15. #45
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    I'm with Steve on this. I dont really see how a connection is another point of failure. Some folks make problems where there are none. Adding a resistor is super easy and there are a hundred ways to do it securely and reliably, with or without solder.

    Two batteries in parallel? That is an extra connection that could be avoided with a larger battery. I don't know your setup so the dual battery may be your only option.

    I am horrible about making things complex. My first sled had aluminum conduit and a vacuum formed cover to hold wires rather than using zip ties. That all got scratched. I am simplifying a lot of things now but still tend to over engineer most things.
    Nothing is foolproof to a sufficiently talented fool.
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  16. #46
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    Quote Originally Posted by MikeyDSlagle View Post
    I'm with Steve on this. I dont really see how a connection is another point of failure. Some folks make problems where there are none. Adding a resistor is super easy and there are a hundred ways to do it securely and reliably, with or without solder.

    Two batteries in parallel? That is an extra connection that could be avoided with a larger battery. I don't know your setup so the dual battery may be your only option.

    I am horrible about making things complex. My first sled had aluminum conduit and a vacuum formed cover to hold wires rather than using zip ties. That all got scratched. I am simplifying a lot of things now but still tend to over engineer most things.
    A vacuum formed cover? It sounds really neat in theory, but I'm imagining endlessly poking wires until they align properly underneath it.

  17. #47
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    Quote Originally Posted by Nytrunner View Post
    A vacuum formed cover? It sounds really neat in theory, but I'm imagining endlessly poking wires until they align properly underneath it.
    That is exactly right. It worked great once all was in place, no zip ties only a few screws. I was looking for alternatives to using consumables. Started out just for the battery then I thought "What the heck?" I have been gonna try to vac form just a battery cover but my chamber needs improved and reassembled...my daughter thought the hinged lid and all the holes were fun to play with.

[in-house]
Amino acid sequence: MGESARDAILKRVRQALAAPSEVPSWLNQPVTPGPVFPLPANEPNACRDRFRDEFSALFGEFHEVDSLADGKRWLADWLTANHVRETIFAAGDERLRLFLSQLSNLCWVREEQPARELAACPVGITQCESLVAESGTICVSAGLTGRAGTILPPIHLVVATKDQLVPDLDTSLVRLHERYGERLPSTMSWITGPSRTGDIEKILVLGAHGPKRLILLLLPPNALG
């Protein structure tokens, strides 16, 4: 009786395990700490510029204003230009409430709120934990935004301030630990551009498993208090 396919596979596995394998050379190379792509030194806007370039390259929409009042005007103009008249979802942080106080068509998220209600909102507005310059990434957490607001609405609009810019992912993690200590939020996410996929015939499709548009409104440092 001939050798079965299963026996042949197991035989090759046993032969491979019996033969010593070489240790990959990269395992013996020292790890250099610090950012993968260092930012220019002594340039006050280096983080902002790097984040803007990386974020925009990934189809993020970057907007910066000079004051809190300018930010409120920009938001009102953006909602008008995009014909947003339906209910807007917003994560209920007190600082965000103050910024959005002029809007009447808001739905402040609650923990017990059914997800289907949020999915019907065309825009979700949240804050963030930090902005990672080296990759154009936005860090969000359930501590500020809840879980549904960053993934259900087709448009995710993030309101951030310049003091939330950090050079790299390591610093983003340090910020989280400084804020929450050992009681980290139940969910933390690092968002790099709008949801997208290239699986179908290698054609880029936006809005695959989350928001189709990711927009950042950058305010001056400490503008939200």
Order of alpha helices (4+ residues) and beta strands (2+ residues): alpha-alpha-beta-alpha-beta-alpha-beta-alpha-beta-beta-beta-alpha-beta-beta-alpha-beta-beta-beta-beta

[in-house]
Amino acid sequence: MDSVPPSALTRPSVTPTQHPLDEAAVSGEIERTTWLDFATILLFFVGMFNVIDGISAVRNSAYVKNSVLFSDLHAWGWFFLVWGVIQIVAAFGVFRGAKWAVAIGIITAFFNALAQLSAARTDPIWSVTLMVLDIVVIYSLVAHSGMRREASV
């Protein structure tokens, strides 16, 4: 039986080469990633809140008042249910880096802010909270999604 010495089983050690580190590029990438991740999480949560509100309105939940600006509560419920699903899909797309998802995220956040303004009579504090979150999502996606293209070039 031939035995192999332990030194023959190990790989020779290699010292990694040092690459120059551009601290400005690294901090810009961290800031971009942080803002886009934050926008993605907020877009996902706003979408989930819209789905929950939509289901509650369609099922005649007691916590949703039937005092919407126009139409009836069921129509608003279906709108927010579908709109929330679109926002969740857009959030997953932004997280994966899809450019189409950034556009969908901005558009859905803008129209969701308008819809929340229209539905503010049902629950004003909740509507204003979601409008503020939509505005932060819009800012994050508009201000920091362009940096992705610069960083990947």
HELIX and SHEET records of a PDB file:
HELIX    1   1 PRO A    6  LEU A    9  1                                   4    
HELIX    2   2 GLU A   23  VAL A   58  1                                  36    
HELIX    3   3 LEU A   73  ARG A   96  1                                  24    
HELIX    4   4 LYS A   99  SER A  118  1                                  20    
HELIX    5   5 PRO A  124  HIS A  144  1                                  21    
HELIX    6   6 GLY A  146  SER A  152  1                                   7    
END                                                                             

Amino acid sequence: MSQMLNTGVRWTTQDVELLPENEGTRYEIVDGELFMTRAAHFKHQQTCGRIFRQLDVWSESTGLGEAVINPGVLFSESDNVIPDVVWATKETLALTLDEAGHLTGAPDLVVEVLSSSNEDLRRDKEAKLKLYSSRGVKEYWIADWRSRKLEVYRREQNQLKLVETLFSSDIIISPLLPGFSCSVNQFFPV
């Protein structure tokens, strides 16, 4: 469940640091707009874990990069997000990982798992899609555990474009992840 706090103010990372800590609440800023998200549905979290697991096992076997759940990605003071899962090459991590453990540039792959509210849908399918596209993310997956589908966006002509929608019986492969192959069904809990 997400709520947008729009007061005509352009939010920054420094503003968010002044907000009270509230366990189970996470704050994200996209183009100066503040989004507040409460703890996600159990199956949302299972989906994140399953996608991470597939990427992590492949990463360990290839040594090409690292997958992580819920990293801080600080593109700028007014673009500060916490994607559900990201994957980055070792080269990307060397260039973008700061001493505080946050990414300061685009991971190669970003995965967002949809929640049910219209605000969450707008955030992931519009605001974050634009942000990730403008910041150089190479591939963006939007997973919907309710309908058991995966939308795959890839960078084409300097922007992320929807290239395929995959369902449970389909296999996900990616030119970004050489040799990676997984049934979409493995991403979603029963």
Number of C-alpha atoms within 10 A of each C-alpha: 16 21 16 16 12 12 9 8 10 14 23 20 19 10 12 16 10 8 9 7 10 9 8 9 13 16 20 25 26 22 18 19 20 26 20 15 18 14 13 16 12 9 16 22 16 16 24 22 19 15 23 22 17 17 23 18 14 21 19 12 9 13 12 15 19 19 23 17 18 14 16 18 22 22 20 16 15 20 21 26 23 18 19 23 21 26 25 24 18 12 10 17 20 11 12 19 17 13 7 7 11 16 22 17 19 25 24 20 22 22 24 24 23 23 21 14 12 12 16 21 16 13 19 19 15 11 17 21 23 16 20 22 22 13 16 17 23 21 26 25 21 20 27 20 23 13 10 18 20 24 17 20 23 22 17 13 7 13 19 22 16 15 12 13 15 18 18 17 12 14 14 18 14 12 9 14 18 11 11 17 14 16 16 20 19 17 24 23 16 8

Nothing is foolproof to a sufficiently talented fool.
    TRA #16513
    Level 1: Danger Close ---AT H123W to 1240'--- 29 OCT 2016
    Level 2: Binder Design Tyrannosaur ---AT J315R to 2148'--- 30 SEP 2017

  18. #48
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    Wires can be tacked down to the sled using CA glue. I do this a lot on my sleds, using Loctite 401. Just a little drop at key locations keeps everything from flapping around. It avoids having to make extra holes for cable ties or other hold-down methods. If I am really desperate I can remove the wiring with a chisel and rewire (exceptionally rare event).
    TRA 13430, Level 3

    "Everybody's simulation model is guilty until proven innocent" (Thomas H. Lawrence 1994)

  19. #49
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    There's no reason to add resistors to a stratologger, the output is limited to 5 amps on the board, even if they did short the relay closes for 1 second. Also the big can is a capacitor that keeps the board powered so a momentary voltage drop from the battery (max 1.25 seconds conservative, 1 seconds relay on + time for voltage to rise after relay off) will not turn the unit off. This is why disconnecting power doesn't shut the unit off immediately. The only thing adding a resistor will do is drop the current to the igniter, reducing it's reliability, though even that is not an issue with most igniters and ematch's going off at less than 2 amps with your resistor setup wont drop the current enough to effect that.

  20. #50
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    Quote Originally Posted by Kallahan11 View Post
    There's no reason to add resistors to a stratologger, the output is limited to 5 amps on the board, even if they did short the relay closes for 1 second. Also the big can is a capacitor that keeps the board powered so a momentary voltage drop from the battery (max 1.25 seconds conservative, 1 seconds relay on + time for voltage to rise after relay off) will not turn the unit off. This is why disconnecting power doesn't shut the unit off immediately. The only thing adding a resistor will do is drop the current to the igniter, reducing it's reliability, though even that is not an issue with most igniters and ematch's going off at less than 2 amps with your resistor setup wont drop the current enough to effect that.
    I really want to believe you, but there are testimonials about fried altimeters in addition to this very statement by PerfectFlite themselves:

    Choosing a LiPo: